The work of Petra Collins might, at first glance, seem like an aberrant transmission from a dazzling, alternate universe, but to her, it’s just reality. The photographer and director, known for her dreamlike portraits (of the likes of Kiko Mizuhara and Young Thug) and beguiling videos (for pop superstars Cardi B and Selena Gomez) has turned the lens around for her latest book. Miért vagy te, ha lehetsz én is? (that’s Hungarian for “why be you, when you can be me?”) showcases Collins diving into self-portraiture, with some help from sculptor Sarah Sitkin. Sitkin, who is known for silicone molds of the human body that have taken the form of Billie Eilish and Fecal Matter’s skin heels, has fashioned masks for Collins, putting the “self” in self-portrait—but what is “the self” these days, anyway? Interview chatted with the photographer about skin suits, Jordan Peele, and the blurred reality of the Internet age.
MARK BURGER: Your new book has some bizarre, unsettling imagery. Are there any specific horror-film influences that came to mind when you were making it?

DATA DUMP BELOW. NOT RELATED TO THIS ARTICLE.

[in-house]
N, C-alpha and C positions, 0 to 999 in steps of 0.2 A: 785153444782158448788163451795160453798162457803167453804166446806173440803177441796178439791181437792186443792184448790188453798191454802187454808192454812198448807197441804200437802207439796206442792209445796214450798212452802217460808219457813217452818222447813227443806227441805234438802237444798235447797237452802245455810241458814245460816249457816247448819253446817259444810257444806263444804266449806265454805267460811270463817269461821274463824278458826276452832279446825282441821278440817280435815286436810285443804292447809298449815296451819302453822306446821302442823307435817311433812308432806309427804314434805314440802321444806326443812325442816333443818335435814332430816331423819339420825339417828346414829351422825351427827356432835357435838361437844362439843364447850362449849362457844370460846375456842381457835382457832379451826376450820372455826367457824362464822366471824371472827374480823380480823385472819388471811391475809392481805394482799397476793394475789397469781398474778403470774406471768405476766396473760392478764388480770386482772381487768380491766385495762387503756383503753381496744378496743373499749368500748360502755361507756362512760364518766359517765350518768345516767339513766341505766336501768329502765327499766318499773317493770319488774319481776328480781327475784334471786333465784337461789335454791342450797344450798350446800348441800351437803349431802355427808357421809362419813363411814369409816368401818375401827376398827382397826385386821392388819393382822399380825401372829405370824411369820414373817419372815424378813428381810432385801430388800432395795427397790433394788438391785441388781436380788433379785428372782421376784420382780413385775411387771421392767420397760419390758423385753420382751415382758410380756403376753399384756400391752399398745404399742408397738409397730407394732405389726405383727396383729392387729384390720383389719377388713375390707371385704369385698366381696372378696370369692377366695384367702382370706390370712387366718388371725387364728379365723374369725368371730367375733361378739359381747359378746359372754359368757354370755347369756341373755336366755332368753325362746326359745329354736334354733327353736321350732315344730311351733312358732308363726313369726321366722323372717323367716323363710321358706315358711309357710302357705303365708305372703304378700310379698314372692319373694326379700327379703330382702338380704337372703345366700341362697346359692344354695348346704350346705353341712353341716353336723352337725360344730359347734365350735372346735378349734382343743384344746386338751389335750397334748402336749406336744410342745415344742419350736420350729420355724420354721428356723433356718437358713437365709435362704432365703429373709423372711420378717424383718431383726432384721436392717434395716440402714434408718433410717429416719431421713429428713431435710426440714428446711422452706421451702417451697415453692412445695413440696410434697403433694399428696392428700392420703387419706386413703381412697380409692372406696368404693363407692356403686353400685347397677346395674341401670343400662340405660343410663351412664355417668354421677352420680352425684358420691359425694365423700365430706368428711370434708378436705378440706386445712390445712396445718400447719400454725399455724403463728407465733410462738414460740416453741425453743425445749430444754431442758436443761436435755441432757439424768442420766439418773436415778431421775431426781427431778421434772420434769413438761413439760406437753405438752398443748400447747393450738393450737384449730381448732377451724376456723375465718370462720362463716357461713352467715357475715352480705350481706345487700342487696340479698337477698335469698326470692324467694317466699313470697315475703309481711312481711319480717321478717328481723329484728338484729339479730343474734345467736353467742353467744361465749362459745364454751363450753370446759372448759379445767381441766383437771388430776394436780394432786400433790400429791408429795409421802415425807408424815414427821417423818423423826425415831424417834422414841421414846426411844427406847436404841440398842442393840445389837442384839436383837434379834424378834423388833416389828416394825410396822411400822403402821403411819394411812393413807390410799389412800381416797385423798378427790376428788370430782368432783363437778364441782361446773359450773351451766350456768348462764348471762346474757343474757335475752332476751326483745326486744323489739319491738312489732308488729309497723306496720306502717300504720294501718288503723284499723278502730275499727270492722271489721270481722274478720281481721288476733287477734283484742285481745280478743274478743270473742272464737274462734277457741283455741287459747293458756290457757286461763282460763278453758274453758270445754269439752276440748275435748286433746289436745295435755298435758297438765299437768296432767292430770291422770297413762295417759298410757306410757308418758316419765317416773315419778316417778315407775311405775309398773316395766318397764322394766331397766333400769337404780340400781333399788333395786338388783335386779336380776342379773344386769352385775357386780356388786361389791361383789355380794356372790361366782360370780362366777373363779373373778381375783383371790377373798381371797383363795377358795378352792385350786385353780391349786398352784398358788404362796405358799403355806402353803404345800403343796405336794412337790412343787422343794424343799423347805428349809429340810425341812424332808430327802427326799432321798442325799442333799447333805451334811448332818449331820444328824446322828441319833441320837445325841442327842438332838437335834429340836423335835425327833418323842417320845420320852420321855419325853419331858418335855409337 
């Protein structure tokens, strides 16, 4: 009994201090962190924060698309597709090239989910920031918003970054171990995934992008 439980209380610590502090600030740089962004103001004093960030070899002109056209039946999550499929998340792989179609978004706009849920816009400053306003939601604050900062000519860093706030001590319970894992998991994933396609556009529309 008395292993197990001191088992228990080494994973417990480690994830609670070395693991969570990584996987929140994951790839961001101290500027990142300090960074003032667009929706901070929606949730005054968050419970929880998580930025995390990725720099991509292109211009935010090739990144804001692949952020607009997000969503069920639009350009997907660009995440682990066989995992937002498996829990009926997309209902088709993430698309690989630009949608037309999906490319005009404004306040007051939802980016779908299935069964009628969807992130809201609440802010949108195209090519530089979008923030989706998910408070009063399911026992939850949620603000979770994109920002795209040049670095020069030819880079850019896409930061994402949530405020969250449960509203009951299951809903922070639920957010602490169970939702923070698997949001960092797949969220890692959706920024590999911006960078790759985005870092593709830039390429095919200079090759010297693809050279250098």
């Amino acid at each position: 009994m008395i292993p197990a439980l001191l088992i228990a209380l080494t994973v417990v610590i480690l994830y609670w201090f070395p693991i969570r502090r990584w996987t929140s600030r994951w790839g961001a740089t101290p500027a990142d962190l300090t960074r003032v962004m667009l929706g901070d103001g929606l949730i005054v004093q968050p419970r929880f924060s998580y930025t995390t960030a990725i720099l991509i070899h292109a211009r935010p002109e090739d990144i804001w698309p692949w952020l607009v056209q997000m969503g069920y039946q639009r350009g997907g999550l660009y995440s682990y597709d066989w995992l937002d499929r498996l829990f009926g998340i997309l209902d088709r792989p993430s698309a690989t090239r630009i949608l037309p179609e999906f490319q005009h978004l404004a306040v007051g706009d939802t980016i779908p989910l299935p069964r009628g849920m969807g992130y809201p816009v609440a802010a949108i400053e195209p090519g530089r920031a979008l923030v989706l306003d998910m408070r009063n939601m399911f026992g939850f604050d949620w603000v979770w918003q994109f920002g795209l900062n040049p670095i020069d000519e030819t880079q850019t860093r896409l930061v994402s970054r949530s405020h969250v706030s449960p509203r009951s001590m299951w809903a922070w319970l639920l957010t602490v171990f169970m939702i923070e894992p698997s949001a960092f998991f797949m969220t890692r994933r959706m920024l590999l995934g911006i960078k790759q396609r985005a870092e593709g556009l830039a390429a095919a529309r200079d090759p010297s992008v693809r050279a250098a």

PETRA COLLINS: Horror, for me, has always been my favorite genre. I’ve dabbled in it a couple times before. It’s funny–I look at the photos, and I think they’re so beautiful, but I forget that I’m very desensitized to them. I have some friends that are like, “Okay, I love you, but these are really gross.” I’ve been shooting other people for, like, fifteen years now, and I had been constantly doing work on myself, but I hadn’t necessarily gone so deep as to fully explore myself in front of the camera. Sometimes when we create work around, or even do medical things based on the body, we forget that it’s connected to a soul or a person. It’s one thing to do self-portraiture–setting up the camera and taking it and being in front of it–but there’s something to say for actually being able to be behind it, holding the camera, and shooting yourself. It’s a replica of the body, but it’s still so powerful and strange. It takes it to a weird other level. Any fears you have towards yourself, whether they’re violent or dysmorphic, they come out.